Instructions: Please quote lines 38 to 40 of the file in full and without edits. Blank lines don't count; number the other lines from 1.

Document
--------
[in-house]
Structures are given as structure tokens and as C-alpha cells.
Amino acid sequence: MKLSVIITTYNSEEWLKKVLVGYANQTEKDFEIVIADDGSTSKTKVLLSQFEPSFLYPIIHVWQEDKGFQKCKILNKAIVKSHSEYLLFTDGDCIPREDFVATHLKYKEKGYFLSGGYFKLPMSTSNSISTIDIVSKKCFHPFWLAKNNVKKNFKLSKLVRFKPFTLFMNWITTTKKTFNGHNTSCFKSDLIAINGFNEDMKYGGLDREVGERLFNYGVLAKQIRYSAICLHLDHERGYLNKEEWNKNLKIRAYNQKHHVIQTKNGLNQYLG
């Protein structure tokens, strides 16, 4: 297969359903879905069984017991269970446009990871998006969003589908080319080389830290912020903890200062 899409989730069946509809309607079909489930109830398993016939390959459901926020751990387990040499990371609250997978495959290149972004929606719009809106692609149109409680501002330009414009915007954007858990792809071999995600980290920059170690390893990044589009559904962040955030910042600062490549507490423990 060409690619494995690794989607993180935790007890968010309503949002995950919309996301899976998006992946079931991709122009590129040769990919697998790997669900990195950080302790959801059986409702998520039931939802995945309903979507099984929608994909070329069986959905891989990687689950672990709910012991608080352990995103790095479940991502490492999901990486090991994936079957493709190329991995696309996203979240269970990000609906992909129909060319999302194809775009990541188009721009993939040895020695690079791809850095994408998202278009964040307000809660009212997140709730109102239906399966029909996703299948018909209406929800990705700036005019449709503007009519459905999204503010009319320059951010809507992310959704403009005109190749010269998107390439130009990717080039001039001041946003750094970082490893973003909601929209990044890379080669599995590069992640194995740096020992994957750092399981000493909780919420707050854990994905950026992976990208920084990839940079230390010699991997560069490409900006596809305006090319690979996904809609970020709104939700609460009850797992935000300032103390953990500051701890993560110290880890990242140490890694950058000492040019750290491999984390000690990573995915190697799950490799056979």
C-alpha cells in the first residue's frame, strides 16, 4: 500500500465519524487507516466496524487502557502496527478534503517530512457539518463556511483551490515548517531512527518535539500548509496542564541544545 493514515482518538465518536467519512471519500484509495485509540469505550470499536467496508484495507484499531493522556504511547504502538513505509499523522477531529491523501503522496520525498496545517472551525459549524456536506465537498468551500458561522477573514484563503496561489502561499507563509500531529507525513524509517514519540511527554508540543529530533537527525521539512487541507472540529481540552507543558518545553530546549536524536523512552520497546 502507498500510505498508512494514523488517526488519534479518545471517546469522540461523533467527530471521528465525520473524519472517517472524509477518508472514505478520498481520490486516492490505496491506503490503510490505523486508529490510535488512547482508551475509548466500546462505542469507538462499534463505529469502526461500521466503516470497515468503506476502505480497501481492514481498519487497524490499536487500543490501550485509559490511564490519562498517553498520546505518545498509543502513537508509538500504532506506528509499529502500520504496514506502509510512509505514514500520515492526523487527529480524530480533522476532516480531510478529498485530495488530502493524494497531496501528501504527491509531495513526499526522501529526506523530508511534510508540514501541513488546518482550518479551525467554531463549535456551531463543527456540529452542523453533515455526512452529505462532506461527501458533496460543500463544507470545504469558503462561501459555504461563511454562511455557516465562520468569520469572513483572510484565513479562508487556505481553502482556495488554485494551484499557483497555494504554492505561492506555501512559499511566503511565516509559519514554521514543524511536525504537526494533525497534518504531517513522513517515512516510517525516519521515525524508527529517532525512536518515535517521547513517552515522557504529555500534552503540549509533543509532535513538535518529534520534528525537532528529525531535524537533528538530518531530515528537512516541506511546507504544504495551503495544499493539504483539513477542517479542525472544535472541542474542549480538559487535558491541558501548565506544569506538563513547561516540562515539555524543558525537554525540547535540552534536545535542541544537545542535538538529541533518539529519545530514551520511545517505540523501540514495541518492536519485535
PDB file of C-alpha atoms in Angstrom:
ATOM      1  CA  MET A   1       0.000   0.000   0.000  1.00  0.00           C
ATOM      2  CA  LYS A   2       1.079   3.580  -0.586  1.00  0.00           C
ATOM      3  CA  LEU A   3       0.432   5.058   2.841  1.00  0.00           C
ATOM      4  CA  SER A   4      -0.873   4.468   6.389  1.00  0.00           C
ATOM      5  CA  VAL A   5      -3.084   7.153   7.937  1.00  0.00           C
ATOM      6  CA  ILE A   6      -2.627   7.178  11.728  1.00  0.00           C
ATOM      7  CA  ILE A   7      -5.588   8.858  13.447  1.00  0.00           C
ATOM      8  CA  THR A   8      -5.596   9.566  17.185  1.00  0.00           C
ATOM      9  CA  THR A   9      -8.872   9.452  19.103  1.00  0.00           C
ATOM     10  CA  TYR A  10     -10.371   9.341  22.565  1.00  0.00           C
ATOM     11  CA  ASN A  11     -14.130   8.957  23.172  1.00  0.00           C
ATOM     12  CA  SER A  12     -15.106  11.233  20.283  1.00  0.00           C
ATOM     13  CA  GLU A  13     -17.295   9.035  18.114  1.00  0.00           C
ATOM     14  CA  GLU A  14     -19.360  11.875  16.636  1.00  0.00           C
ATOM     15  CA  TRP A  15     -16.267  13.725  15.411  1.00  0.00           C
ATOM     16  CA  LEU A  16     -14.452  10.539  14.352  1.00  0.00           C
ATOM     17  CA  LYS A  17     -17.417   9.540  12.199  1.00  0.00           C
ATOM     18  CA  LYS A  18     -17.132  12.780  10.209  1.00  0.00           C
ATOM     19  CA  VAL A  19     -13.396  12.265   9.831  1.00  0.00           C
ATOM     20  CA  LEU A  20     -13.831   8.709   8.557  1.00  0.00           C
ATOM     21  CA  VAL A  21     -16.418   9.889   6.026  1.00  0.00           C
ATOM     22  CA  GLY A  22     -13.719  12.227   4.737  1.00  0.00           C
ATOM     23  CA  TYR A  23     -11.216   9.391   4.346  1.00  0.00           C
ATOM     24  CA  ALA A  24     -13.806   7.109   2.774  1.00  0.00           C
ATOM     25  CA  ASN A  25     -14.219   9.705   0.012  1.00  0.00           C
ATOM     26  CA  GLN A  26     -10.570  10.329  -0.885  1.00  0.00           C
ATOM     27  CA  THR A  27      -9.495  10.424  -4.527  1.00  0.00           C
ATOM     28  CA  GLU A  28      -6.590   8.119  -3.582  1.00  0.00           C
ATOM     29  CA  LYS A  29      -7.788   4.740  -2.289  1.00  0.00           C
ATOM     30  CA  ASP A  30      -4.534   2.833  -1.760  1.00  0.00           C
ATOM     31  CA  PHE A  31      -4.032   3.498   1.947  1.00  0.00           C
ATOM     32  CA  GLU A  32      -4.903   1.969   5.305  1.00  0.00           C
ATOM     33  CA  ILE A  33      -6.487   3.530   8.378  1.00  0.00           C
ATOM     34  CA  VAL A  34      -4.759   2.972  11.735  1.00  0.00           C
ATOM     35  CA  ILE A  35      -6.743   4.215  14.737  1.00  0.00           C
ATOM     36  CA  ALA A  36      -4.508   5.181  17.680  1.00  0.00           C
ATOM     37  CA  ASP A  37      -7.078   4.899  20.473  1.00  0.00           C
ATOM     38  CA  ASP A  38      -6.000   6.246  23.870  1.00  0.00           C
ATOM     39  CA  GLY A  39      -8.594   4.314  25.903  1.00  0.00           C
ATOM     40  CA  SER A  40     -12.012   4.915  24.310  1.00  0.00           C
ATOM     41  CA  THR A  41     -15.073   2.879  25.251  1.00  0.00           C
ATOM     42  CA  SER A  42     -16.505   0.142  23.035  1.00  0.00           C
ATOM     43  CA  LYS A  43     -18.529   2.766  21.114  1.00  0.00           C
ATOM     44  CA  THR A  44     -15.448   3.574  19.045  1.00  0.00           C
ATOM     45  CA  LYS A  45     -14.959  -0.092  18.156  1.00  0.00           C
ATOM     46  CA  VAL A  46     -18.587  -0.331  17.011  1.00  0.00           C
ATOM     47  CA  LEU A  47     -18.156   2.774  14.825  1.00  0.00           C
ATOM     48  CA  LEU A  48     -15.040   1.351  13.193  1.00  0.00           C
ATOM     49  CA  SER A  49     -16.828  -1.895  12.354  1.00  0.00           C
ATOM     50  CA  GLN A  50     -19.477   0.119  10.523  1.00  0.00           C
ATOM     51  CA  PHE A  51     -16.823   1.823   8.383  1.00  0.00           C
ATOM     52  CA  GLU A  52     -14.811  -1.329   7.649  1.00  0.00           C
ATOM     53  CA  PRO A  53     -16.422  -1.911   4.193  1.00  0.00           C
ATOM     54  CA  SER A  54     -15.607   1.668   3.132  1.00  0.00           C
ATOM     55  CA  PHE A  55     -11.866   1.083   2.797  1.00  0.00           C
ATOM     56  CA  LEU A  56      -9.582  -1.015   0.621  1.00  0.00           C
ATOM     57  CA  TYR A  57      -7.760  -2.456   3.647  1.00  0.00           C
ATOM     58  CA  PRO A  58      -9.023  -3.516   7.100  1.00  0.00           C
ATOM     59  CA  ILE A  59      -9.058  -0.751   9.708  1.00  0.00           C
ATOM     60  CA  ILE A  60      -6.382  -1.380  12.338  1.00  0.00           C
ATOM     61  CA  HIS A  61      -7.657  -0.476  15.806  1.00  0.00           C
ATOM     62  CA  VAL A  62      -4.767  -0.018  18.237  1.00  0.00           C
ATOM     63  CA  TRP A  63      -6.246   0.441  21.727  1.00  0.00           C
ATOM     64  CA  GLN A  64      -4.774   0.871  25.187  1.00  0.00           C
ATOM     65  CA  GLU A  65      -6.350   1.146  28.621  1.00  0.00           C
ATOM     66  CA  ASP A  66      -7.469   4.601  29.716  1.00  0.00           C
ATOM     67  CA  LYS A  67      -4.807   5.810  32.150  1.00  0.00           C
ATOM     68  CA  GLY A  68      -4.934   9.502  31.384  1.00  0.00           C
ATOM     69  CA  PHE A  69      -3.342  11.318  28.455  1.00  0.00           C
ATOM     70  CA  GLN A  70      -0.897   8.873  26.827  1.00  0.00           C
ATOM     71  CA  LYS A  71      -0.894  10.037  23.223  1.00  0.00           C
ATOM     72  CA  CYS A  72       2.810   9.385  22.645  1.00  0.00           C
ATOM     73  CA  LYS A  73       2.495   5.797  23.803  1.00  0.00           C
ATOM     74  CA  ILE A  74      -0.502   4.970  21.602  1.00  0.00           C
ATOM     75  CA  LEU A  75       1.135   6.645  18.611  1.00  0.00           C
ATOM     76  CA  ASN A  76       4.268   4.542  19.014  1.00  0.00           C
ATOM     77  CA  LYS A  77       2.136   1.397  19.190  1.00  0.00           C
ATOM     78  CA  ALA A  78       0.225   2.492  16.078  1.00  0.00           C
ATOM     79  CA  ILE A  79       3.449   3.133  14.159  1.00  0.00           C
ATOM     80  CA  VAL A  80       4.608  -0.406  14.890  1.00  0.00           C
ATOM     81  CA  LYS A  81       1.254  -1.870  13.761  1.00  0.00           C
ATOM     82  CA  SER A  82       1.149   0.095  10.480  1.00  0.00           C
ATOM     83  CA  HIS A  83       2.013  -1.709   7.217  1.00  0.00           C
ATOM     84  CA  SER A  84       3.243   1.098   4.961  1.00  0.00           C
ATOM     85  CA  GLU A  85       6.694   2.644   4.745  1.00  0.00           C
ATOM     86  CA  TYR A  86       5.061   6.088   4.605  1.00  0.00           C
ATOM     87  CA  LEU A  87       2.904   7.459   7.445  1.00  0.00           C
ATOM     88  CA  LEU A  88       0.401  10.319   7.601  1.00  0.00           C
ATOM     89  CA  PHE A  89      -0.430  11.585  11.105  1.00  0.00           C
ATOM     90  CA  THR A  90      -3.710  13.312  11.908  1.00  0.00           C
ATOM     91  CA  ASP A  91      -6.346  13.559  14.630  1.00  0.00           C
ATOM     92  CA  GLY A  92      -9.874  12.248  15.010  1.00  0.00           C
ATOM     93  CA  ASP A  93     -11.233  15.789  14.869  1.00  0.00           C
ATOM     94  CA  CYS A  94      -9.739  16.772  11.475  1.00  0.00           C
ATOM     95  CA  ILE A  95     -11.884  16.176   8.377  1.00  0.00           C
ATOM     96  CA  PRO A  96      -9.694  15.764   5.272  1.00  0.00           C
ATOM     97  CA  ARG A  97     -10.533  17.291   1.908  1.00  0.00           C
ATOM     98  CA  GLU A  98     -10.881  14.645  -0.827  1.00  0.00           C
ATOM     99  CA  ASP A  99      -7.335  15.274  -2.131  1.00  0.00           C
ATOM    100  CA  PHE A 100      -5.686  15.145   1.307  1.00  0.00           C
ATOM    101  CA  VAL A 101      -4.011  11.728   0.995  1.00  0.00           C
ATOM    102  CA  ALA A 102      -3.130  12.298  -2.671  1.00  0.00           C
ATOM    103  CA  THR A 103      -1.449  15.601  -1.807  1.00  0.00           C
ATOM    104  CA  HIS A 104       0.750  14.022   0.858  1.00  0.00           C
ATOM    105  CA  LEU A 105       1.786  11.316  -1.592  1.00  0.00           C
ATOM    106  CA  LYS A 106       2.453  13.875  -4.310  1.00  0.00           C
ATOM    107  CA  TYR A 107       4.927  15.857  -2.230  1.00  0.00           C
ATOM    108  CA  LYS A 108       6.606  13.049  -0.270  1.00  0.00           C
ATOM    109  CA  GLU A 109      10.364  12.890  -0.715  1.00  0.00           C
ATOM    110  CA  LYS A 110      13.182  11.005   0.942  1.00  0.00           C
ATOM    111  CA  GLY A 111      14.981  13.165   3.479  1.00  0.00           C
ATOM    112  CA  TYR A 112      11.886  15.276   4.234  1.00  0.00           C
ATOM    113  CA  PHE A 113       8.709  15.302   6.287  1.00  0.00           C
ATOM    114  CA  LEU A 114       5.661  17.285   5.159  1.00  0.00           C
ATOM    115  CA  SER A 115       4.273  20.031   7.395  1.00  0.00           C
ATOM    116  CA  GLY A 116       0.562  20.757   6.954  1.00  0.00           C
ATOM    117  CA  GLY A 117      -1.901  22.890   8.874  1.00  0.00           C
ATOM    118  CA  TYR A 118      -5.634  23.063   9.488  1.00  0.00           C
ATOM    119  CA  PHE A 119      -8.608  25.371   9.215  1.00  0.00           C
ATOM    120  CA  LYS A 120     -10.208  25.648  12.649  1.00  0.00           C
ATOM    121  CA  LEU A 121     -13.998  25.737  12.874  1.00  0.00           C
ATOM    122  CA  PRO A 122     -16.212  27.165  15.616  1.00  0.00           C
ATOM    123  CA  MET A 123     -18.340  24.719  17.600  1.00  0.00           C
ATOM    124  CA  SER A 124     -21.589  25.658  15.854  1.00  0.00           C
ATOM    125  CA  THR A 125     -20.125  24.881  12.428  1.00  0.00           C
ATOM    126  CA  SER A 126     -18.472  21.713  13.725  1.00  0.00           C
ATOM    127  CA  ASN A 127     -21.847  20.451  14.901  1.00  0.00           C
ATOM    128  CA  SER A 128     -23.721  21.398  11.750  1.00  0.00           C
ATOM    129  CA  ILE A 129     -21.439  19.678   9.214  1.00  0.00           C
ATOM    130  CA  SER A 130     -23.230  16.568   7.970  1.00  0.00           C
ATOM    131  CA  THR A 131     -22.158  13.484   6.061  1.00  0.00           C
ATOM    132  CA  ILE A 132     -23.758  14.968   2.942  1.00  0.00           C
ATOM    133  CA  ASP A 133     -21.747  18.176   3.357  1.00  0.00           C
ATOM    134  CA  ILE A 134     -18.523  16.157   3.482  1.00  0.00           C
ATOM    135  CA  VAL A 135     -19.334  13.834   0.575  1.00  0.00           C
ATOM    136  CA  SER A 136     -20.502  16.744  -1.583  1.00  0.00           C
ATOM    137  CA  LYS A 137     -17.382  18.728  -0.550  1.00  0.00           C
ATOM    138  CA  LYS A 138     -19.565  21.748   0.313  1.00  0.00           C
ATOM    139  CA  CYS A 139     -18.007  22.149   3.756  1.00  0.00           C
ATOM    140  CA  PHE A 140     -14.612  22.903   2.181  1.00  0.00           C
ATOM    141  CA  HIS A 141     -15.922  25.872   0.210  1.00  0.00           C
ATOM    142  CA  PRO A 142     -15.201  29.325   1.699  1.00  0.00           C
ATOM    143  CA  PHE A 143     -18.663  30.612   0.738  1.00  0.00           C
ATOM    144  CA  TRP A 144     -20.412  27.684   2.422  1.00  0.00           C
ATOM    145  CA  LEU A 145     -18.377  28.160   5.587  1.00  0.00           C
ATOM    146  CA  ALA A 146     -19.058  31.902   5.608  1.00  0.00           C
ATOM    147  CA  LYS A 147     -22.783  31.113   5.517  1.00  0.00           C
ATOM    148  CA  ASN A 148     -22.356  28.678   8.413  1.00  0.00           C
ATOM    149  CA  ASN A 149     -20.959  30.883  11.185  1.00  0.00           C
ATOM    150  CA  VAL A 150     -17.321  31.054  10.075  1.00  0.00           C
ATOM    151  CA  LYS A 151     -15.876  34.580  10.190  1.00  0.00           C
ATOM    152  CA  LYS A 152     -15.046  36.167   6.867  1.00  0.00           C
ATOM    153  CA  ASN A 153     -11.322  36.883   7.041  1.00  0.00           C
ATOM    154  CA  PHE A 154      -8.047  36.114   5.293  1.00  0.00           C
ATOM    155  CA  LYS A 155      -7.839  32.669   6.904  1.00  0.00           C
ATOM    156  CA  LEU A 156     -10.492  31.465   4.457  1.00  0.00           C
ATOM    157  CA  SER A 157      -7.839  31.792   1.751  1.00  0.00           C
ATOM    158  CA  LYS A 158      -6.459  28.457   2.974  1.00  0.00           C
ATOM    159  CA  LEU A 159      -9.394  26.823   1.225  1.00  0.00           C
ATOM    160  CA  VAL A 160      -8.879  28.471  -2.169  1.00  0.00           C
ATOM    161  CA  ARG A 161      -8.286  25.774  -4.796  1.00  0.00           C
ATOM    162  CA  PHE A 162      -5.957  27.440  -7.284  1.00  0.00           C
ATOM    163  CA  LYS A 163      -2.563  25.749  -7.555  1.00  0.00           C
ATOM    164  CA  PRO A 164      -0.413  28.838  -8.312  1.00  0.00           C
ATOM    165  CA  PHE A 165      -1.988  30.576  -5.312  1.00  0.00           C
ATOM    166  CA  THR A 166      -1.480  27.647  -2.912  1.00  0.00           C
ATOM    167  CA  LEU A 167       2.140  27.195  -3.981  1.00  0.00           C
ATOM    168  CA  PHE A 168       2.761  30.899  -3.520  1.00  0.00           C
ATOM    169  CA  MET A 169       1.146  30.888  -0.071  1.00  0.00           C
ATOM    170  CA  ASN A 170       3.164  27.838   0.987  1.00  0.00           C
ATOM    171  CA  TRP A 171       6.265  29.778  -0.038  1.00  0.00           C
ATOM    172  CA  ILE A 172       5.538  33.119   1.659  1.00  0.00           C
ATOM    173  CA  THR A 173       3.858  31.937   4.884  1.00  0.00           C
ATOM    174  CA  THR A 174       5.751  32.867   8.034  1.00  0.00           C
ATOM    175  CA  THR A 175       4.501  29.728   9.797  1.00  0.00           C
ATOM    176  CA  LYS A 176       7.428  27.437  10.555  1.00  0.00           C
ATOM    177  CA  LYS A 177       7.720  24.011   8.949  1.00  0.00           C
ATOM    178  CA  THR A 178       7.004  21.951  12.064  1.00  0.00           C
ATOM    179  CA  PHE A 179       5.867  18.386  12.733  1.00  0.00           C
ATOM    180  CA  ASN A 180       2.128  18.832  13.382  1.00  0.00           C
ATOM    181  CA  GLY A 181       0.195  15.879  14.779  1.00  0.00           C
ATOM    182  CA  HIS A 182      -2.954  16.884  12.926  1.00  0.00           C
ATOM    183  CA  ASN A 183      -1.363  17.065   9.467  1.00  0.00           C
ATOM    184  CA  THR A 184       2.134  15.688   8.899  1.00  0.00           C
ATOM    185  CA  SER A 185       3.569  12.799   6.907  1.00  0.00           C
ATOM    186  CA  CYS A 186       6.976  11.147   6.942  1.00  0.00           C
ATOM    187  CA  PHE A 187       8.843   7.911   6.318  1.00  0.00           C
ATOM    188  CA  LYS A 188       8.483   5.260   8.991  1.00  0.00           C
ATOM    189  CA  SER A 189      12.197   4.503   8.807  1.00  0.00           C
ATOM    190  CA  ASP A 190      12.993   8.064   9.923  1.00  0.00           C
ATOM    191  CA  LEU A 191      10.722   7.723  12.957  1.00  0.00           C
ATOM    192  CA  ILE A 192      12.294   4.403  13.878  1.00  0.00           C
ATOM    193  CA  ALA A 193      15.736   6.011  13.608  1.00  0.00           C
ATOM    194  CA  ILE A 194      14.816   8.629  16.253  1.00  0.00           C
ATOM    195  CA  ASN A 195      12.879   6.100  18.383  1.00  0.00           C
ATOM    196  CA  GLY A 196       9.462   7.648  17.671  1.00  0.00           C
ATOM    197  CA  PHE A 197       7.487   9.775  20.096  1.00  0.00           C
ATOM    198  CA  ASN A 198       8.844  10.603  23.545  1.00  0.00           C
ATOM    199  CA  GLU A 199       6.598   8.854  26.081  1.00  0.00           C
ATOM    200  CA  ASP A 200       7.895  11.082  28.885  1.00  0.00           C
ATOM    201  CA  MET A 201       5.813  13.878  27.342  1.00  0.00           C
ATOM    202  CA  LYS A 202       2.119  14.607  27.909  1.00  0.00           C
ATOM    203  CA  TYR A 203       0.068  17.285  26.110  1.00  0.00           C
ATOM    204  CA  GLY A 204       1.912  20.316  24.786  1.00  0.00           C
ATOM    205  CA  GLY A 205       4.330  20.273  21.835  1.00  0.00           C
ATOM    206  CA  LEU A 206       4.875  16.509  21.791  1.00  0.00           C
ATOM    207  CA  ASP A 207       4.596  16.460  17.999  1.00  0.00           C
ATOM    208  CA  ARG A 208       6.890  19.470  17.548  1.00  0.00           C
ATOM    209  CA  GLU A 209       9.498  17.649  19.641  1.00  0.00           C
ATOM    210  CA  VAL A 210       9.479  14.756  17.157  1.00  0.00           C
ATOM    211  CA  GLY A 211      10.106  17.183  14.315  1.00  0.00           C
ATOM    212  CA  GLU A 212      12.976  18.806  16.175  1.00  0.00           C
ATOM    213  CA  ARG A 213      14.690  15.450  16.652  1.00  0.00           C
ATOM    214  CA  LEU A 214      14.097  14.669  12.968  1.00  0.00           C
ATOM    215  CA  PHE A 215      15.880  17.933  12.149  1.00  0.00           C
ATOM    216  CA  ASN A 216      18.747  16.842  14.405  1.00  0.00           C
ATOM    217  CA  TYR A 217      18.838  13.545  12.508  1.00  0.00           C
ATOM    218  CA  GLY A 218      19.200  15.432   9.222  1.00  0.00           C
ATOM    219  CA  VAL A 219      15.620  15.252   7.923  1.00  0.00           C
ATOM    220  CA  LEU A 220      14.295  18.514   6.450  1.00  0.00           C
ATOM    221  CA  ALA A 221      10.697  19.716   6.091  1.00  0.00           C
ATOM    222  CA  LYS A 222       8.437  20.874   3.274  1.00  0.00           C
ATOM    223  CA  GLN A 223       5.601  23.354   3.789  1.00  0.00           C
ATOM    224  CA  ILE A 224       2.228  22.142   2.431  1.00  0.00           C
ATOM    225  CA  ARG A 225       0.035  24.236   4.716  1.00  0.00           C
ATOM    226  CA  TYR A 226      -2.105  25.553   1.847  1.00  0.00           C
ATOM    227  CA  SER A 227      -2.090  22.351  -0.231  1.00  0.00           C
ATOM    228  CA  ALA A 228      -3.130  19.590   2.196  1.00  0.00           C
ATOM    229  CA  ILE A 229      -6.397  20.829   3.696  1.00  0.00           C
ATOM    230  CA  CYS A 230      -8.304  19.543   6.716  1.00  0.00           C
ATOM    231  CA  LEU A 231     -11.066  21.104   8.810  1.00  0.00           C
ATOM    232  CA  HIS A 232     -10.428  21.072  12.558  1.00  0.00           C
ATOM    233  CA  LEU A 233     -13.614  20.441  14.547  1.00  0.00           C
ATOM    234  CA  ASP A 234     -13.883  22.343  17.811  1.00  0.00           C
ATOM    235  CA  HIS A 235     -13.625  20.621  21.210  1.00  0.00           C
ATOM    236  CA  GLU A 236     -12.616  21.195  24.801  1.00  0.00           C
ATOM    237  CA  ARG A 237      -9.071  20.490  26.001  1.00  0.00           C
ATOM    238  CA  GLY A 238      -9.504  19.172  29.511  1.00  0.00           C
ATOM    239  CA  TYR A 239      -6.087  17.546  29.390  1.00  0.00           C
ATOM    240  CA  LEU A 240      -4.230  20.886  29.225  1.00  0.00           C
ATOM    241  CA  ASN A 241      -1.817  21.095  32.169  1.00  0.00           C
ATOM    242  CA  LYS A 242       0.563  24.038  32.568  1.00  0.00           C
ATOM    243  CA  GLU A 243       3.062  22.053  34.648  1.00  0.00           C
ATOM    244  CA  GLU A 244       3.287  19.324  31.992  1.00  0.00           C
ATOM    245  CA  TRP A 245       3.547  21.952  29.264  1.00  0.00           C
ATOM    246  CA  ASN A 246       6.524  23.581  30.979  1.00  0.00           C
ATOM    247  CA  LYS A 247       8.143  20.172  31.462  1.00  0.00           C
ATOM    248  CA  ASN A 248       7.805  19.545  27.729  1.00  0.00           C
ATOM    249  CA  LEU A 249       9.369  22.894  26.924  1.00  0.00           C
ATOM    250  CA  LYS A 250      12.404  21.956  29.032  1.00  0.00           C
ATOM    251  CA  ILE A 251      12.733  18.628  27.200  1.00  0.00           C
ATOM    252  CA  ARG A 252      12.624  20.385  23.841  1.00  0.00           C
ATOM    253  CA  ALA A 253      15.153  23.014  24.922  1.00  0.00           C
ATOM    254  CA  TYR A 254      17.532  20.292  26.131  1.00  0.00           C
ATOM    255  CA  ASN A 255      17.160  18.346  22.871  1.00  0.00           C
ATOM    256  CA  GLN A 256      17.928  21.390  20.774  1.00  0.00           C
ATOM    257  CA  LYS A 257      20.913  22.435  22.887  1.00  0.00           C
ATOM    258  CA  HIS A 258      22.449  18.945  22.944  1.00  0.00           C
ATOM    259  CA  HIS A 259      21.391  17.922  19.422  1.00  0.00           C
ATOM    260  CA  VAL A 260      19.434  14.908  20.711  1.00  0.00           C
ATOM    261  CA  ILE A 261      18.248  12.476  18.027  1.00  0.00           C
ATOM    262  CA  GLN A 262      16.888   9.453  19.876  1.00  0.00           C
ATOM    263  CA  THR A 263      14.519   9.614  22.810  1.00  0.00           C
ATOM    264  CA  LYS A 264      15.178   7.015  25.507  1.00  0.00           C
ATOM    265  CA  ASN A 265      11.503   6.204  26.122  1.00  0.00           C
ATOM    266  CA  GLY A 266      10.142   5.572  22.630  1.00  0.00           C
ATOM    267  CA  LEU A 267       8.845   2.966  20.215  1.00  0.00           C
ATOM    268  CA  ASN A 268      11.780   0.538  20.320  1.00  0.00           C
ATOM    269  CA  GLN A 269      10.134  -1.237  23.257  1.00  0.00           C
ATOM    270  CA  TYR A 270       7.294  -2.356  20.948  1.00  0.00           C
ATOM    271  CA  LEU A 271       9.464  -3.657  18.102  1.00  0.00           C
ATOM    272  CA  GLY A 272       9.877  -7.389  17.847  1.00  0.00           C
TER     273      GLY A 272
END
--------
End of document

ATOM     32  CA  GLU A  32      -4.903   1.969   5.305  1.00  0.00           C
ATOM     33  CA  ILE A  33      -6.487   3.530   8.378  1.00  0.00           C
ATOM     34  CA  VAL A  34      -4.759   2.972  11.735  1.00  0.00           C